When considering that single power stroke, only half of that can be used to develop Torque because at the top and the bottom of the stroke, the crankshaft is moving more sideways than down, so the efficiency is now 12 ½% efficient.

    The real culprit is in how we use the power, the engine speed has to vary from idle to ‘full power’, (actually high power but low efficiency) so while the combustion has a fixed period time to burn completely, the piston is nearly always going too fast or too slow to allow the combustion to be either complete or efficient.

    The net result is that the actual ‘perfect’ efficiency is about 6.5%, so a gallon of fuel that has 2776 horsepower only delivers 180 horsepower, so instead of 185 miles to a gallon on a fuel like gasoline, the average car gets 12.5 miles to the gallon.

    Even if they mount this into a chassis with an electric motor and a pile of batteries, the efficiency perhaps doubles because the engine can be run at a single, most efficient RPM… fuel economy is NOT an indication of efficiency, because you can lower the demand by making the chassis lighter, but the efficiency stays the same.

    Even worse is that the batteries have a larger ‘carbon footprint’ than the least efficient engine for production and disposal.

    The objective should be to ‘free the flame’, or allow the consumption of fuel at peak efficiency, and use more power strokes of longer duration.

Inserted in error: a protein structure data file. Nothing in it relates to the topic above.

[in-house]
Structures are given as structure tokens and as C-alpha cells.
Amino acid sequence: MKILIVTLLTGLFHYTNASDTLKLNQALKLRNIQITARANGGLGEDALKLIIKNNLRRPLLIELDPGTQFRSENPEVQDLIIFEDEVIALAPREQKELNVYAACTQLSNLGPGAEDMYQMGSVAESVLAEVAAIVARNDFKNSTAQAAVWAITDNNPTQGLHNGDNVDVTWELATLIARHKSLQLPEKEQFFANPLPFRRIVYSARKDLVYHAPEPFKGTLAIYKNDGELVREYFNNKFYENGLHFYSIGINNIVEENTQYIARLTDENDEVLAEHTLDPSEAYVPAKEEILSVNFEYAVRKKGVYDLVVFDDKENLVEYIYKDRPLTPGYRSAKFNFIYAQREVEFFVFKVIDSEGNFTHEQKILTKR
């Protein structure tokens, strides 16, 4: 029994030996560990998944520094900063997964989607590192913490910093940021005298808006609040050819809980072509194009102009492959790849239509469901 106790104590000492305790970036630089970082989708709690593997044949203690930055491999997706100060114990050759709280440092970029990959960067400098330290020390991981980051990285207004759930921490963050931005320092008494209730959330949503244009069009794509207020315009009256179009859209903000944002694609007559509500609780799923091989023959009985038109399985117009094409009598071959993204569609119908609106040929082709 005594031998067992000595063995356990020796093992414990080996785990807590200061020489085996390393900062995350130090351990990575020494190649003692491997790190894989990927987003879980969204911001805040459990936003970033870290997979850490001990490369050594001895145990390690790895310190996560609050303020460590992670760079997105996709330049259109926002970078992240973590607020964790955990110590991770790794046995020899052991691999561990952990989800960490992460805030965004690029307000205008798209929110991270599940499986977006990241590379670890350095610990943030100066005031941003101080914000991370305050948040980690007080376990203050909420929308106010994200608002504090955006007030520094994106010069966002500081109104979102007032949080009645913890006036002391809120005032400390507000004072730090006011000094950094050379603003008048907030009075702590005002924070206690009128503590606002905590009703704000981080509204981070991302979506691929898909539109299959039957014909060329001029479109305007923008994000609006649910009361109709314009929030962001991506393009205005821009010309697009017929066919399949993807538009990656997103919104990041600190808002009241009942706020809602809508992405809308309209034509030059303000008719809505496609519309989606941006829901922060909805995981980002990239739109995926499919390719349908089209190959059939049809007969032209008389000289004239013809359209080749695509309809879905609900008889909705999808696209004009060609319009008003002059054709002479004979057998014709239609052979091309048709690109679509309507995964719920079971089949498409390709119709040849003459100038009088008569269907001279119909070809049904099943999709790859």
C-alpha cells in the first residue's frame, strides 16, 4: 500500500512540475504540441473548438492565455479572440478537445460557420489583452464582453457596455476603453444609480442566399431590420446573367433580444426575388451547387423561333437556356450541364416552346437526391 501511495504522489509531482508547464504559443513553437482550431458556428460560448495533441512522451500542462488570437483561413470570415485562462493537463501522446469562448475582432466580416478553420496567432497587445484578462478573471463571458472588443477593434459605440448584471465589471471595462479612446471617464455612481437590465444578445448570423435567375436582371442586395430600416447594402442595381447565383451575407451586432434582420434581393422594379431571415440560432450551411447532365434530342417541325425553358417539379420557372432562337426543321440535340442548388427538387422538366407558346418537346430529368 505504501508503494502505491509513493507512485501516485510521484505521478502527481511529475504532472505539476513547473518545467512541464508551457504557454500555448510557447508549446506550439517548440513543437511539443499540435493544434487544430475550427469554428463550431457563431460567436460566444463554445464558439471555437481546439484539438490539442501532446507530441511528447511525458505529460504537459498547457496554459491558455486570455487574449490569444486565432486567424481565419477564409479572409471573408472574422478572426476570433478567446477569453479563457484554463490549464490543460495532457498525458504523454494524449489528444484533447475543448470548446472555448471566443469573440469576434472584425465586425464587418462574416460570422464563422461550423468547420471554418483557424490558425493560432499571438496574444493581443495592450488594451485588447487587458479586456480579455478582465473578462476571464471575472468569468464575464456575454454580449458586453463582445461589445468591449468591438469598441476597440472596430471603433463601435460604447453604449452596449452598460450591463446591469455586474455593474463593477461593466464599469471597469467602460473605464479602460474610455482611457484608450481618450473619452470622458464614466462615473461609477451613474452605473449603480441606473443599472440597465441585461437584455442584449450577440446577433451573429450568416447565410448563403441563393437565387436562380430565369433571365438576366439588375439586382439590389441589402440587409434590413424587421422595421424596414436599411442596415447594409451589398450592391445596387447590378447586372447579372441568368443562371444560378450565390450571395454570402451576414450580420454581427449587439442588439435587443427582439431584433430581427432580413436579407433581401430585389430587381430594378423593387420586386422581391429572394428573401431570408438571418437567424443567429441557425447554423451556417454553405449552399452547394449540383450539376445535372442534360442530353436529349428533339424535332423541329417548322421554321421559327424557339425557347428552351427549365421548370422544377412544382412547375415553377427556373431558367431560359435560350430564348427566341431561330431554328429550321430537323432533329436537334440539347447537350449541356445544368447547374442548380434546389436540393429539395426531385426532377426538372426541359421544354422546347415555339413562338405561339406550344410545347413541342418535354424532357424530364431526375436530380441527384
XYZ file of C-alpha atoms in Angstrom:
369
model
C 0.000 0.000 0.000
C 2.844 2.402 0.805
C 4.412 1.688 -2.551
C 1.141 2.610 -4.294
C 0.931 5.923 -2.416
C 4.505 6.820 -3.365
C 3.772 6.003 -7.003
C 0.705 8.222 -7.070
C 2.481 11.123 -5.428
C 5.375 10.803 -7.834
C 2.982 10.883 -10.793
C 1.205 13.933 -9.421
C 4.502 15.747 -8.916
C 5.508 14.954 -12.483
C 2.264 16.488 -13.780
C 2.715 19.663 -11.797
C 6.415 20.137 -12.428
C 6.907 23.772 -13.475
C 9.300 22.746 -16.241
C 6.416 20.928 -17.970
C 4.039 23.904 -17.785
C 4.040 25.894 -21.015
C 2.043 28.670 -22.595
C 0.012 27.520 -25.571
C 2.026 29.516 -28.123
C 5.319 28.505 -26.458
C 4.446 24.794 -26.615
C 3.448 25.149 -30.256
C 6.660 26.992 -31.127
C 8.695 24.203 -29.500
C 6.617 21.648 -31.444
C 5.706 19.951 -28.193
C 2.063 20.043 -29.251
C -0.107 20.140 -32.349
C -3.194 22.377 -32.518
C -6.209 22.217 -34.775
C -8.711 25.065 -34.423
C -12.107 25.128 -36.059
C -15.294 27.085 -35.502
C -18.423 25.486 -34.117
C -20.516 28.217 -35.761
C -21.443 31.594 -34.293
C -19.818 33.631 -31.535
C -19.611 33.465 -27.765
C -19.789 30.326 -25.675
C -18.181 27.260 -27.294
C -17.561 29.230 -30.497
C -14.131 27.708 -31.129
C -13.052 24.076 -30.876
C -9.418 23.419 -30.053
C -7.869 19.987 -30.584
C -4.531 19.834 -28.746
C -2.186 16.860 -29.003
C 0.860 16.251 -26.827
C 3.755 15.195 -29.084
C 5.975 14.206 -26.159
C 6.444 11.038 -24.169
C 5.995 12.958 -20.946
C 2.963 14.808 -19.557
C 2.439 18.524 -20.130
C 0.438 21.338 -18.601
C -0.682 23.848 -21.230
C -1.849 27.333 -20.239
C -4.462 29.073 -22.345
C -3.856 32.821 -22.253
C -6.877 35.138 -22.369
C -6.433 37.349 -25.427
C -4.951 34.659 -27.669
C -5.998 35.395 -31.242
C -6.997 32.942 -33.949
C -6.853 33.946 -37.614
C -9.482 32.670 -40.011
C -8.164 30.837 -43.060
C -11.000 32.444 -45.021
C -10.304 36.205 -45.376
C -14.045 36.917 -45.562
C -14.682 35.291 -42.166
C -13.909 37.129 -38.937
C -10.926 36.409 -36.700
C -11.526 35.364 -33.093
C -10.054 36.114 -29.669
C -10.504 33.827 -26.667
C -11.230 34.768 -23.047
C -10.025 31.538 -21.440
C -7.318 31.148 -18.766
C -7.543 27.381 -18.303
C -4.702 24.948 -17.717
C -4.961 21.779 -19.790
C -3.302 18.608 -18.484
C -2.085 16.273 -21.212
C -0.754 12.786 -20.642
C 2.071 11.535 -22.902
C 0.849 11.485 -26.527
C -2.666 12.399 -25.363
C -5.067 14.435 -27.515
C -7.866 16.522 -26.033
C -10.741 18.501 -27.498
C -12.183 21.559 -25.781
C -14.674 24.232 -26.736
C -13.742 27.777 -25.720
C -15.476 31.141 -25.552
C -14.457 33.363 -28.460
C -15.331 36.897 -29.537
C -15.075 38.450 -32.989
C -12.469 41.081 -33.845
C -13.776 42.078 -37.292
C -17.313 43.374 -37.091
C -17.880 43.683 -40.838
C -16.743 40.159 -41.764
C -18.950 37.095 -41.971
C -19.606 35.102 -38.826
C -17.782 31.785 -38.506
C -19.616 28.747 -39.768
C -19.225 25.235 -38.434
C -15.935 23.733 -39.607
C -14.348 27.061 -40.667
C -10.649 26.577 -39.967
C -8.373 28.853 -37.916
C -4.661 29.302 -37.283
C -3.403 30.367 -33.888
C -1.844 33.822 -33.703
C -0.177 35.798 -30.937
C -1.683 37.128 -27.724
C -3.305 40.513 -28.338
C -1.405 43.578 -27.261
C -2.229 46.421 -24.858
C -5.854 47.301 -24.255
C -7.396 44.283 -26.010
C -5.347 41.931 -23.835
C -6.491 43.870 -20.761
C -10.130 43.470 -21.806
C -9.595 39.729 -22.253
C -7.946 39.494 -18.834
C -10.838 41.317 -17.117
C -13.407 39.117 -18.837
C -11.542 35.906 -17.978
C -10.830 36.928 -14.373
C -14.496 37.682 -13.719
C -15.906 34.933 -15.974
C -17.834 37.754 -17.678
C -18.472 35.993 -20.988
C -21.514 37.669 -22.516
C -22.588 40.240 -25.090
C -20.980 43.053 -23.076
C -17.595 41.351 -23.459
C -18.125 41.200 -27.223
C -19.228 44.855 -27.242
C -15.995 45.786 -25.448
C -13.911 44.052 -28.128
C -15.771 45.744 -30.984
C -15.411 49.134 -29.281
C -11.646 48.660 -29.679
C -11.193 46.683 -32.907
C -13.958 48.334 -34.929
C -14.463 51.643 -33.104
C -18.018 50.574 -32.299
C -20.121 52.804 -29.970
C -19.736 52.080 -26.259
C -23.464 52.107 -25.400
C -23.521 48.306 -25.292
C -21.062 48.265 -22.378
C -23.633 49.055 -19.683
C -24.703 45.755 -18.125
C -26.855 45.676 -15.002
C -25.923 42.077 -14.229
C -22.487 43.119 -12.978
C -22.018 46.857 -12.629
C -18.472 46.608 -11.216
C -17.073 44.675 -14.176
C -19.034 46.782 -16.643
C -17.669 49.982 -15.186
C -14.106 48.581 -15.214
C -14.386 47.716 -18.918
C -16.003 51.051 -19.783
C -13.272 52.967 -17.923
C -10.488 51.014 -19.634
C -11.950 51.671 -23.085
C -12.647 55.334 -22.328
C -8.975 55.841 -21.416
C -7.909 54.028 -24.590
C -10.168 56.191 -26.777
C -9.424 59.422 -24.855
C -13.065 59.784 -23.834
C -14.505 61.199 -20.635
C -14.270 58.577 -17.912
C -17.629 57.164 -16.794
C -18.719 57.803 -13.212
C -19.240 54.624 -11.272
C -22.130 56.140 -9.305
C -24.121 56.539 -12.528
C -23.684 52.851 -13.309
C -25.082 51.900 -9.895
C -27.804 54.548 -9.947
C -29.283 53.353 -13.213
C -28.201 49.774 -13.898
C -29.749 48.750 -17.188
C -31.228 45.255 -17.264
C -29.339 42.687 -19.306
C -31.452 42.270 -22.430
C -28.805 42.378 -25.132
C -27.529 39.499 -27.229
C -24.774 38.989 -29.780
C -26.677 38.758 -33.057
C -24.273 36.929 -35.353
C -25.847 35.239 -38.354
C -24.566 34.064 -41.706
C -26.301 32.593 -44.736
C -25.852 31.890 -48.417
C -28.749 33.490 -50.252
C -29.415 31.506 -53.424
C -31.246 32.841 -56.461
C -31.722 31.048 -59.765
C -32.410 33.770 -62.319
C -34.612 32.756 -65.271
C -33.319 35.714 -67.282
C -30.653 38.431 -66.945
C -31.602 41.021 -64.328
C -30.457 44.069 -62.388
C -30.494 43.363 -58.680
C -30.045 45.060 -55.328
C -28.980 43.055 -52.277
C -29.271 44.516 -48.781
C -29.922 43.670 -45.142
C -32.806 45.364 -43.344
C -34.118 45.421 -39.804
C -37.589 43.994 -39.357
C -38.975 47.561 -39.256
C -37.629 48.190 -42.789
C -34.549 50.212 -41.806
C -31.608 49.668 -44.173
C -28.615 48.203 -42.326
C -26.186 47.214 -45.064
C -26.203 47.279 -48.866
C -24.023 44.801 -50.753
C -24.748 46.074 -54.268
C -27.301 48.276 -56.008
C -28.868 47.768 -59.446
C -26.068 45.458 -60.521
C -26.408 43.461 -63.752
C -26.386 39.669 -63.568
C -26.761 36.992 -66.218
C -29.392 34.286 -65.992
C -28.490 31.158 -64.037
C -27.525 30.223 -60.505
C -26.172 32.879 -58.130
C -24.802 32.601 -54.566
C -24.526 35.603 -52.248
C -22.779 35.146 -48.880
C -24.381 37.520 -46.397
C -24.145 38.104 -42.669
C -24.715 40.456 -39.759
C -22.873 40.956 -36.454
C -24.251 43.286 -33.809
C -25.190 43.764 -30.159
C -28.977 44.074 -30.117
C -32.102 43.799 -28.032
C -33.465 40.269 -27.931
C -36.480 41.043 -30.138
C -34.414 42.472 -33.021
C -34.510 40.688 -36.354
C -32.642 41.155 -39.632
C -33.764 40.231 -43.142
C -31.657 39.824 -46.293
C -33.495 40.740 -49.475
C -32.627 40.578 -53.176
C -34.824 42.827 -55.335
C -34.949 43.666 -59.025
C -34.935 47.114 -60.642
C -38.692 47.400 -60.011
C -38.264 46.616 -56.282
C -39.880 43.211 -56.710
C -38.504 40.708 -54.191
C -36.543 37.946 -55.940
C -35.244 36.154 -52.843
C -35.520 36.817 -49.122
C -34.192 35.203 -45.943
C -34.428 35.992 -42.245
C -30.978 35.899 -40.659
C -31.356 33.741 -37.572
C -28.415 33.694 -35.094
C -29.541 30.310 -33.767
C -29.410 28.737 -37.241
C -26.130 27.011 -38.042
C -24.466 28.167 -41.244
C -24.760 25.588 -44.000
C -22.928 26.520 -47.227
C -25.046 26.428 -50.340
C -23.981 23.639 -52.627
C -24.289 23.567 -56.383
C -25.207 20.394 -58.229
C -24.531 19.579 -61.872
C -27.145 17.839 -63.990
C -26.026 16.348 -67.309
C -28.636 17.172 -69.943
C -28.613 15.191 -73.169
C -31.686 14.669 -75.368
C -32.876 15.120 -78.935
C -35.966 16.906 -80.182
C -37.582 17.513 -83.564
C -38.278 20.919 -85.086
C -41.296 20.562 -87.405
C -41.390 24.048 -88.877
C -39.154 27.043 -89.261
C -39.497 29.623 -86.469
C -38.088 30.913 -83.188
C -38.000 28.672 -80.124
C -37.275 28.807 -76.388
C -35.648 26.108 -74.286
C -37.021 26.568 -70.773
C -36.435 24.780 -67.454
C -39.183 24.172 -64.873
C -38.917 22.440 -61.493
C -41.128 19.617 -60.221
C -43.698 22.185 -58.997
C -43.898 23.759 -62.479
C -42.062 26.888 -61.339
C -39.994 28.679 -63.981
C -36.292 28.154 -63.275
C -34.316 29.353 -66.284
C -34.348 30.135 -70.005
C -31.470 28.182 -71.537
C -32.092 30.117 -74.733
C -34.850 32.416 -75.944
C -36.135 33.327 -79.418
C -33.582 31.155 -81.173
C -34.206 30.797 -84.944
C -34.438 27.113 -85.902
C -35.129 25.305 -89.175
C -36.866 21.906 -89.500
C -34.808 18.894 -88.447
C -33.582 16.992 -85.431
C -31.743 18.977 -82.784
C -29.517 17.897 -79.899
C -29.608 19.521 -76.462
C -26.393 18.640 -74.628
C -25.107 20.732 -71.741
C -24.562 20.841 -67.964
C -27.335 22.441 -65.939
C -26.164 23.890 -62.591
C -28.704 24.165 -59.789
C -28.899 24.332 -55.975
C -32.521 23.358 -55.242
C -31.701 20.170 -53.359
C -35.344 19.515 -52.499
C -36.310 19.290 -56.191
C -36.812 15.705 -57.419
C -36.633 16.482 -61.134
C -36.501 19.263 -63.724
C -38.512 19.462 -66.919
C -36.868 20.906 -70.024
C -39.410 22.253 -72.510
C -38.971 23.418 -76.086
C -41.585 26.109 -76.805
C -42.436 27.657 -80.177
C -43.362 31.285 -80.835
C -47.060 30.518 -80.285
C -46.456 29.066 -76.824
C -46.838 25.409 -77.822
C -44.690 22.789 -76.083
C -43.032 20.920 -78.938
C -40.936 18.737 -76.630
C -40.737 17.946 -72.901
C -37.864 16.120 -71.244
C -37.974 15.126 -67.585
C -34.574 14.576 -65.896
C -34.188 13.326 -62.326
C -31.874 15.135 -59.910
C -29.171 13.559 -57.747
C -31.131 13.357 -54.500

What I propose is to heat the bores to a constant temperature greater than 400* degrees, and inject water into the bores creating steam pressure to drive the piston.

    This allows the heat to be on demand, so the fuel consumption is only from the heat used, with power developed from the stored thermal mass of the head and the meter quantity of water to make the power demanded every time a piston is available to power, which would be would be every stroke. In practice, water is injected into the heated bore(s) to produce steam.

    The steam pressure is dependent on the quantity of water introduced into the heated bores; (see steam tables). This would quadruple the number of power strokes and could triple the applied pressure bringing efficiencies into the 70th percentile.

    This implies that a 4,500 pound vehicle could get 145 miles to the gallon and reduce combustion gases, (pollution) by 90%.

    ©case number: 1-89587058

    • Latimer Alder February 25, 2016 at 12:48 PM

      Your dimensions are all screwed up. Horse power is a measure of power (energy per time), not of total energy. A gallon of something does not ‘contain xxx horsepower’